Missing Piece of the Puzzle

The work of Aaron Ciechanover, Avram Hershko and Irwin Rose, the recipients of the 2004 Chemistry Nobel Prize, was ground-breaking as it revealed how cells control the breakdown of many proteins via a system called the “ubiquitin-proteasome”. This discovery changed our understanding of protein homeostasis, and it has provided the scientific community with important information about how proteins are destroyed inside the cell.

We now also know that ubiquitin has multiple cousins with similar structure, called ubiquitin-like proteins, which are involved in many important processes, from DNA repair to protein trafficking, to the cell cycle. This is an amazing example of how nature renovates the resources it has in hand, something we as human beings are still trying to emulate. Still, there are more molecules and mechanisms out there to be discovered, so we have only barely scratched the surface.

Impact of the Pandemic and a Hopeful Outlook

The pandemic has been a very difficult time for everyone, we all had to adapt to a new reality and find new ways to keep living our lives. For scientists and early career researcher like me, it was extremely hard. I was awarded my fellowship just few weeks before the first lockdown and for almost a year access to the lab was very limited. This had a major impact on the science progress and on getting the preliminary data very much needed to apply for the next grant and secure a permanent position.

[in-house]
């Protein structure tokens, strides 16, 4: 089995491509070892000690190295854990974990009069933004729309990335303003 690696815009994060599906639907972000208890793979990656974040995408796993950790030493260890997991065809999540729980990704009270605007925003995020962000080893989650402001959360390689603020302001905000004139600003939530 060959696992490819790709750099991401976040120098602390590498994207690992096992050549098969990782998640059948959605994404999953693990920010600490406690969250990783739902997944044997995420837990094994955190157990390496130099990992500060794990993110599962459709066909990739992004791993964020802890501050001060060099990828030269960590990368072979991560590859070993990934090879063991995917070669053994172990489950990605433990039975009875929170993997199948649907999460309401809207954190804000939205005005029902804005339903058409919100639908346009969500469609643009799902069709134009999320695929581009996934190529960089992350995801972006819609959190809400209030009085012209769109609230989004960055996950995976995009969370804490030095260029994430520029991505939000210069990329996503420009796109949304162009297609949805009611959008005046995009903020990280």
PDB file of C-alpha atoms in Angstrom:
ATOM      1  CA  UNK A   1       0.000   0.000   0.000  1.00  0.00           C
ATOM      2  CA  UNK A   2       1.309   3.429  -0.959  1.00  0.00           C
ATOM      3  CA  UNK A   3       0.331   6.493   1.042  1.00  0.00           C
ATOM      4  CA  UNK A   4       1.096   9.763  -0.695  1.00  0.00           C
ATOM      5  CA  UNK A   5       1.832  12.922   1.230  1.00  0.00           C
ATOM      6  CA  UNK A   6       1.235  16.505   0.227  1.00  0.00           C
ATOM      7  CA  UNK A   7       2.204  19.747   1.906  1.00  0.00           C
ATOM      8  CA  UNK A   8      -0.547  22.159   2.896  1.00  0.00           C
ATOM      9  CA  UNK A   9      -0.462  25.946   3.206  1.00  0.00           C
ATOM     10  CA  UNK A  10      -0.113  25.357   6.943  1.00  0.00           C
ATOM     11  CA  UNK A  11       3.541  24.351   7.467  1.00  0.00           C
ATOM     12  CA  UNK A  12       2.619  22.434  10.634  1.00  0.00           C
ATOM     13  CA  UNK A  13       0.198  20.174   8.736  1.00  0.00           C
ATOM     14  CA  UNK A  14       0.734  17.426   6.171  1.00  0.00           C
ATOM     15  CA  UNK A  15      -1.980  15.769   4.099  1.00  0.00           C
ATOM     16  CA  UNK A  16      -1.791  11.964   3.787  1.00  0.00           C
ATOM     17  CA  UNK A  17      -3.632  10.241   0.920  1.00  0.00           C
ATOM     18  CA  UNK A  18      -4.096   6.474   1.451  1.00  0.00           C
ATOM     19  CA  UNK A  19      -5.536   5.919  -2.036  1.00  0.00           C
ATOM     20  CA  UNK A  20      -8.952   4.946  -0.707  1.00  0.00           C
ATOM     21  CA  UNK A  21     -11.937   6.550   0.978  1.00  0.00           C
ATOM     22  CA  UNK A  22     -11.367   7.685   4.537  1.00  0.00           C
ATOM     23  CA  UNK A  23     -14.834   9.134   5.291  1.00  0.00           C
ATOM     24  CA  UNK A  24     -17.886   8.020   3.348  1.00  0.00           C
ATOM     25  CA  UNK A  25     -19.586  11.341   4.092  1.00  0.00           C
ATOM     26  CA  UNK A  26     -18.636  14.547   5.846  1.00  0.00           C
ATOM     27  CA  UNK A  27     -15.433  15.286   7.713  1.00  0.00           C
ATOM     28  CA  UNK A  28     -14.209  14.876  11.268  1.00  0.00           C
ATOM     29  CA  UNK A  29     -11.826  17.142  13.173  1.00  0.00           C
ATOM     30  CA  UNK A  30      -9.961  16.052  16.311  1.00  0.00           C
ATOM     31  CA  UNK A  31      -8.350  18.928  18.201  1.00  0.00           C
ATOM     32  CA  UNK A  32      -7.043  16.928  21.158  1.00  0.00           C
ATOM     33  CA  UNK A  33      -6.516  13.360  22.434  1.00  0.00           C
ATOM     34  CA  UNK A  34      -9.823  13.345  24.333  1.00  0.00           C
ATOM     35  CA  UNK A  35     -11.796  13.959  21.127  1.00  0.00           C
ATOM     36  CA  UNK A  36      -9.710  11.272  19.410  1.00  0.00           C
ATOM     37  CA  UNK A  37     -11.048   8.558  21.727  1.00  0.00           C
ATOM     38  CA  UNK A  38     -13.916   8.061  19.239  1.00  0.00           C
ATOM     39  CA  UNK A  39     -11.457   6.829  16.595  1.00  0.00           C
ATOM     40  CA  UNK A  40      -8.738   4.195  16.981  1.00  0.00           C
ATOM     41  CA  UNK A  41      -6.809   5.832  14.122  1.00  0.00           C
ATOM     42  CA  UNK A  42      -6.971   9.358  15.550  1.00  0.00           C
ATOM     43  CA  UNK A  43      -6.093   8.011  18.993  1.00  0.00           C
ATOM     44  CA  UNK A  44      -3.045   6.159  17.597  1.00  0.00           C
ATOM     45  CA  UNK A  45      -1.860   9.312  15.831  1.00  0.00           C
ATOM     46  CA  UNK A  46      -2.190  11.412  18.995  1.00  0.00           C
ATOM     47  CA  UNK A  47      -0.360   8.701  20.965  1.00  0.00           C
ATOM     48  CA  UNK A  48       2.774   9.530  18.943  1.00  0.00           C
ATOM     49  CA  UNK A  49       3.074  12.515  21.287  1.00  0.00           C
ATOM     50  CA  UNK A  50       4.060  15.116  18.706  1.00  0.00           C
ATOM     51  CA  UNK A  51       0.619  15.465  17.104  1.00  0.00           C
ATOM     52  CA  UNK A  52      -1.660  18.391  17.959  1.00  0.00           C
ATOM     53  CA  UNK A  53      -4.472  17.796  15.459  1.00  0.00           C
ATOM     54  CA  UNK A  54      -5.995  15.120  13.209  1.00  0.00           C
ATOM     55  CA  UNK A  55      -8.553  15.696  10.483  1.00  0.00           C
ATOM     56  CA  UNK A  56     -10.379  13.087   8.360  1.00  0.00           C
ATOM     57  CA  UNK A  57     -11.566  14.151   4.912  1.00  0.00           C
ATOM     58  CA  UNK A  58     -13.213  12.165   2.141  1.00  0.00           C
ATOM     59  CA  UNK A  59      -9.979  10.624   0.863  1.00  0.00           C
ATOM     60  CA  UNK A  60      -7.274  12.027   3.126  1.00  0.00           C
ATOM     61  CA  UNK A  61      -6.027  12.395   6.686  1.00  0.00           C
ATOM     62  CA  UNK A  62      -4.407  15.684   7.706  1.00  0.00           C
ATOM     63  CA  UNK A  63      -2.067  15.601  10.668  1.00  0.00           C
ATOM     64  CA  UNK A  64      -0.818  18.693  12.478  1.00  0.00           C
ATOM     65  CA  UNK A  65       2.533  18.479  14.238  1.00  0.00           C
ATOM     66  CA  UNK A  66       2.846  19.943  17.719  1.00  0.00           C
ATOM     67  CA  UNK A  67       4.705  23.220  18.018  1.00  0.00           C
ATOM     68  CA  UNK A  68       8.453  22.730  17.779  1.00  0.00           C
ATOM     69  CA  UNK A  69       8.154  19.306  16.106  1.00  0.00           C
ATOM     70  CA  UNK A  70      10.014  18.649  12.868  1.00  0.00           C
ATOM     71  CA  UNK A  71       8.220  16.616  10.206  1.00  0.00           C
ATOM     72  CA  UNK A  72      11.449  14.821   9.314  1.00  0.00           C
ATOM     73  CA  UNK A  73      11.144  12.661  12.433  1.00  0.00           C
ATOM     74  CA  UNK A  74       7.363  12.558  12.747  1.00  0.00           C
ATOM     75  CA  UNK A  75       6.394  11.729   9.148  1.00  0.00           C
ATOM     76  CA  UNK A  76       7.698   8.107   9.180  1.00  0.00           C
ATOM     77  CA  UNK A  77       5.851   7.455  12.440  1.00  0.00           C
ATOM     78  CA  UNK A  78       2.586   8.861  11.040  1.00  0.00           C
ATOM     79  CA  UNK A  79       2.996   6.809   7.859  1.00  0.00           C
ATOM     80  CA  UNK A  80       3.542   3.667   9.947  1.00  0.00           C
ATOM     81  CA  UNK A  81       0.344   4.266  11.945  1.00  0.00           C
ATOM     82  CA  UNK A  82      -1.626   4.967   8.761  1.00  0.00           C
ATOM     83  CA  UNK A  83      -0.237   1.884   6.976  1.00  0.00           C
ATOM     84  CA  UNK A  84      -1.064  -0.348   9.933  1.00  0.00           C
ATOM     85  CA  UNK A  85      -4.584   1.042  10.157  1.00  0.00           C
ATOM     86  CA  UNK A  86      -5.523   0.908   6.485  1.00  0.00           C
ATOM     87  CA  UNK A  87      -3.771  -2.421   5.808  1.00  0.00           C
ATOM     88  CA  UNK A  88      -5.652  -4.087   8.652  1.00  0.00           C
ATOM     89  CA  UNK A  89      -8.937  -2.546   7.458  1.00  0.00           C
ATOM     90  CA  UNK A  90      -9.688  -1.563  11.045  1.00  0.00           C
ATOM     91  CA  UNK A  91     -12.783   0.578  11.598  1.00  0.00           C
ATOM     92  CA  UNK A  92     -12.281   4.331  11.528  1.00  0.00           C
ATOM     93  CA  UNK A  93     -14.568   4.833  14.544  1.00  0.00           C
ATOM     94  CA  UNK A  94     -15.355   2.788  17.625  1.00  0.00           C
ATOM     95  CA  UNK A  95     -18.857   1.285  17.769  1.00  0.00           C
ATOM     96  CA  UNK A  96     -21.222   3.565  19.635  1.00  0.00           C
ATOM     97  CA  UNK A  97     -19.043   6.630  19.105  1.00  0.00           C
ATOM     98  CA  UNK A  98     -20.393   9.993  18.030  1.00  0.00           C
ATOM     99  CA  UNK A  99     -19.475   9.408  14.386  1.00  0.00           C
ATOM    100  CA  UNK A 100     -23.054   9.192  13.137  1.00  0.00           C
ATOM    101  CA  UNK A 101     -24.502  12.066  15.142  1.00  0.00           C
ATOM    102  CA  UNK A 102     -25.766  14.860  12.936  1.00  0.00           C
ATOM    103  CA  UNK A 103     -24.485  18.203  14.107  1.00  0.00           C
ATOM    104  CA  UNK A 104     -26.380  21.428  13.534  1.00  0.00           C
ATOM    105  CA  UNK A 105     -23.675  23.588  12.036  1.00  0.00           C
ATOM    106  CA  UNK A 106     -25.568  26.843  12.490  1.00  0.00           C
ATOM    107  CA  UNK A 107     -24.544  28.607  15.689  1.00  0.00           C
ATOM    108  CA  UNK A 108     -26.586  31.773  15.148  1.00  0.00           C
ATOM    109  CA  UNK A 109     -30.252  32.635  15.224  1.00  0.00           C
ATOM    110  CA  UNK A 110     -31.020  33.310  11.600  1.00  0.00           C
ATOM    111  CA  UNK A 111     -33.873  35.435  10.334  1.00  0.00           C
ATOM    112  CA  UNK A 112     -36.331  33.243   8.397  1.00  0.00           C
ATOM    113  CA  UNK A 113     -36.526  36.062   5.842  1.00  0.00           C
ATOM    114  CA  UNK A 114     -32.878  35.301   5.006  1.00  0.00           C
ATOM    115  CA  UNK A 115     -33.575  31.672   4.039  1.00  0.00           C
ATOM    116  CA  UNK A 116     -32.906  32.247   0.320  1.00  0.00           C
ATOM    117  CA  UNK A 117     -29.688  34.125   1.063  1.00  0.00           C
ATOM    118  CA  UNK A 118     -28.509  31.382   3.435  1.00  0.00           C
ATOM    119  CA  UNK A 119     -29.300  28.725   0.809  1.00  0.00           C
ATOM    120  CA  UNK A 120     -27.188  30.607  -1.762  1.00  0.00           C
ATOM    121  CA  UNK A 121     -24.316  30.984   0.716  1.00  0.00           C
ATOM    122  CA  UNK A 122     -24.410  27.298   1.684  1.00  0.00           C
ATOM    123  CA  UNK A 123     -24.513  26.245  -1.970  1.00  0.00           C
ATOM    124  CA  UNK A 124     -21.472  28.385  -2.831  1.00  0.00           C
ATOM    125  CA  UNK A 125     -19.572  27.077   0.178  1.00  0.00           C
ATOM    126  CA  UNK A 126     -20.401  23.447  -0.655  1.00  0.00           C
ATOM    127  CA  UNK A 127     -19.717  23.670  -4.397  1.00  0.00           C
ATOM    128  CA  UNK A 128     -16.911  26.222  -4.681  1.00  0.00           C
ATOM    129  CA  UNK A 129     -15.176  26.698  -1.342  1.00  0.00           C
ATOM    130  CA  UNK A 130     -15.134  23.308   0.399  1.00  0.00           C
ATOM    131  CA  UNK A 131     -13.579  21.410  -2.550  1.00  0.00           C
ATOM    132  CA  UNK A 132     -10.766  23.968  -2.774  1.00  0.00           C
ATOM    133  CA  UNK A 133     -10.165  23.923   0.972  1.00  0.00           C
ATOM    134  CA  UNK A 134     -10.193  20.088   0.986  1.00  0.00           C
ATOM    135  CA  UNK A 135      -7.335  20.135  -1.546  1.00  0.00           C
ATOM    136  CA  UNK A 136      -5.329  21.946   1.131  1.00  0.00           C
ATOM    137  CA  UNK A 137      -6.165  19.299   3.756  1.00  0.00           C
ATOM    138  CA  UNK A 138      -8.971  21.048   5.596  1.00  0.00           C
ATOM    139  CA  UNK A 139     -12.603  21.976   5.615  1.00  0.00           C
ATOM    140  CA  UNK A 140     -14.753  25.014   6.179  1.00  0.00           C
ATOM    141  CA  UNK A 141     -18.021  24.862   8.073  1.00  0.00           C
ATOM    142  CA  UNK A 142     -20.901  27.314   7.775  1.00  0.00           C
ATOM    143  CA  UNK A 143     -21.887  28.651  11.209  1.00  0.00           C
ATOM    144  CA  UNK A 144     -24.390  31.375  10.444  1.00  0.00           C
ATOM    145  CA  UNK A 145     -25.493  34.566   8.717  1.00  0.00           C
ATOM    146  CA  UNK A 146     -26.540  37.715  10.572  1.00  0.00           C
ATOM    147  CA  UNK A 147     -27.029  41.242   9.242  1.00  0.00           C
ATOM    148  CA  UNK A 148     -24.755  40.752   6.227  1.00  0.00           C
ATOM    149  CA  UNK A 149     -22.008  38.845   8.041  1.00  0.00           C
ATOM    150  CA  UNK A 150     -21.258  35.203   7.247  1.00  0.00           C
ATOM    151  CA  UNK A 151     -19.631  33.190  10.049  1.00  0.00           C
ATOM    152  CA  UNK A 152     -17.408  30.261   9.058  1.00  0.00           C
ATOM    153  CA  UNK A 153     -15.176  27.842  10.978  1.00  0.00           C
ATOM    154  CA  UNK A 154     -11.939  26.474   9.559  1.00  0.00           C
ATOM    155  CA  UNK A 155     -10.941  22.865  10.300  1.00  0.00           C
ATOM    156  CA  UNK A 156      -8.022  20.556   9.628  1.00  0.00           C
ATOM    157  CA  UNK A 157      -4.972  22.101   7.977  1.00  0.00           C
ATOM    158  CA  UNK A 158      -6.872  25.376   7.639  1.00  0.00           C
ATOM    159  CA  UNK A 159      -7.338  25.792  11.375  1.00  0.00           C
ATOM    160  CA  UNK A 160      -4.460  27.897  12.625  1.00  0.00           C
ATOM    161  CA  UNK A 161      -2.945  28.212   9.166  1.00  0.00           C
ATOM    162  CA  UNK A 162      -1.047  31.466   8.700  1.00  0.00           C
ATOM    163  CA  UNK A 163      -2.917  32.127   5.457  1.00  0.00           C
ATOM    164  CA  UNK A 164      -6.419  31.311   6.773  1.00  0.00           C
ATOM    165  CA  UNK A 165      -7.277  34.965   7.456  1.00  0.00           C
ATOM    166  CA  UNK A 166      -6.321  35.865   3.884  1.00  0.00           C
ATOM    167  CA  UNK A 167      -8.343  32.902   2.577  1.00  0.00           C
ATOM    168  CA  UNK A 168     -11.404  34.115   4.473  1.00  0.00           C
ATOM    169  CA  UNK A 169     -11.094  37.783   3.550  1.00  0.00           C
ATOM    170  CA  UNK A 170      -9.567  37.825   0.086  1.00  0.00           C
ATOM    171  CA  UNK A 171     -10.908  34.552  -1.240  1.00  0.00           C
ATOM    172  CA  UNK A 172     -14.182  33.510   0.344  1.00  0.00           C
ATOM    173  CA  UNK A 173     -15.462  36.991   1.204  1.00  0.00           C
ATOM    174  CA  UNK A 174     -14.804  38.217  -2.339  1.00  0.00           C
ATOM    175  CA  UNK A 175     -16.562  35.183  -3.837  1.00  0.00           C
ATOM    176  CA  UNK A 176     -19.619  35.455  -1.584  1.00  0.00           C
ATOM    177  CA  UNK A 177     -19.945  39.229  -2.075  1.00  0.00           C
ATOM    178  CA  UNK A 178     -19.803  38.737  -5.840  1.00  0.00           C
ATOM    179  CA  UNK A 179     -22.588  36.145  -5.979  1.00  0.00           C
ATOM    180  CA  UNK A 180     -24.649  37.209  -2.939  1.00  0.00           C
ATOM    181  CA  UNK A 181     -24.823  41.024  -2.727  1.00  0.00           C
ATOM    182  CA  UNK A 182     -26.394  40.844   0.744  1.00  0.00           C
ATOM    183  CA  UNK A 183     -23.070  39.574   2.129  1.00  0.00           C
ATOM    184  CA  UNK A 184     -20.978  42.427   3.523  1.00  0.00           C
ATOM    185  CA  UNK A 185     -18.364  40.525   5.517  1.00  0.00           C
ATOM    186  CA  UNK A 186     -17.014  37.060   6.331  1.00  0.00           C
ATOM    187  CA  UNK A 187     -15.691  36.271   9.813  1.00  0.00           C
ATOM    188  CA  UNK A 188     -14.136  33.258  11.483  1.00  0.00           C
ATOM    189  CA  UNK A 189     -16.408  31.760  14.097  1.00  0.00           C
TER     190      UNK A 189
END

Chiara Maniaci working in the lab
During the lockdowns access to labs was restricted, but Chiara learnt to deal with it. Photo/Credit: in courtesy of Chiara Maniaci

Now that hopefully the worst is behind us, I can say that I have learnt a lot during this hard time, for example how to be resilient, think creative and find different and innovative ways to perform experiments, turning a difficult time into something positive and productive. I strongly believe in the power of sharing knowledge and connecting with the community, foster exchange of new ideas, interaction and networking, something that was massively impaired during the pandemic. At the 71st Lindau Nobel Laureate Meeting, I will be able to enjoy an enriching exchange across generations, cultural and geographical boundaries, fostering future collaborations and cross-pollination of ideas from different areas.

Chiara Maniaci

Growing up in a science-loving family surrounded by chemistry books and molecular models, Chiara Maniaci knew the chemical formula of table salt before being able to read or write. Later on, she was inspired to pursue a career as scientist by the possibility to use chemistry knowledge to make a positive impact for society. After her PhD in Dundee, Scotland, she completed various positions in England, e.g. in Oxford. Currently, Chiara works as BBSRC Discovery Fellow at Newcastle University.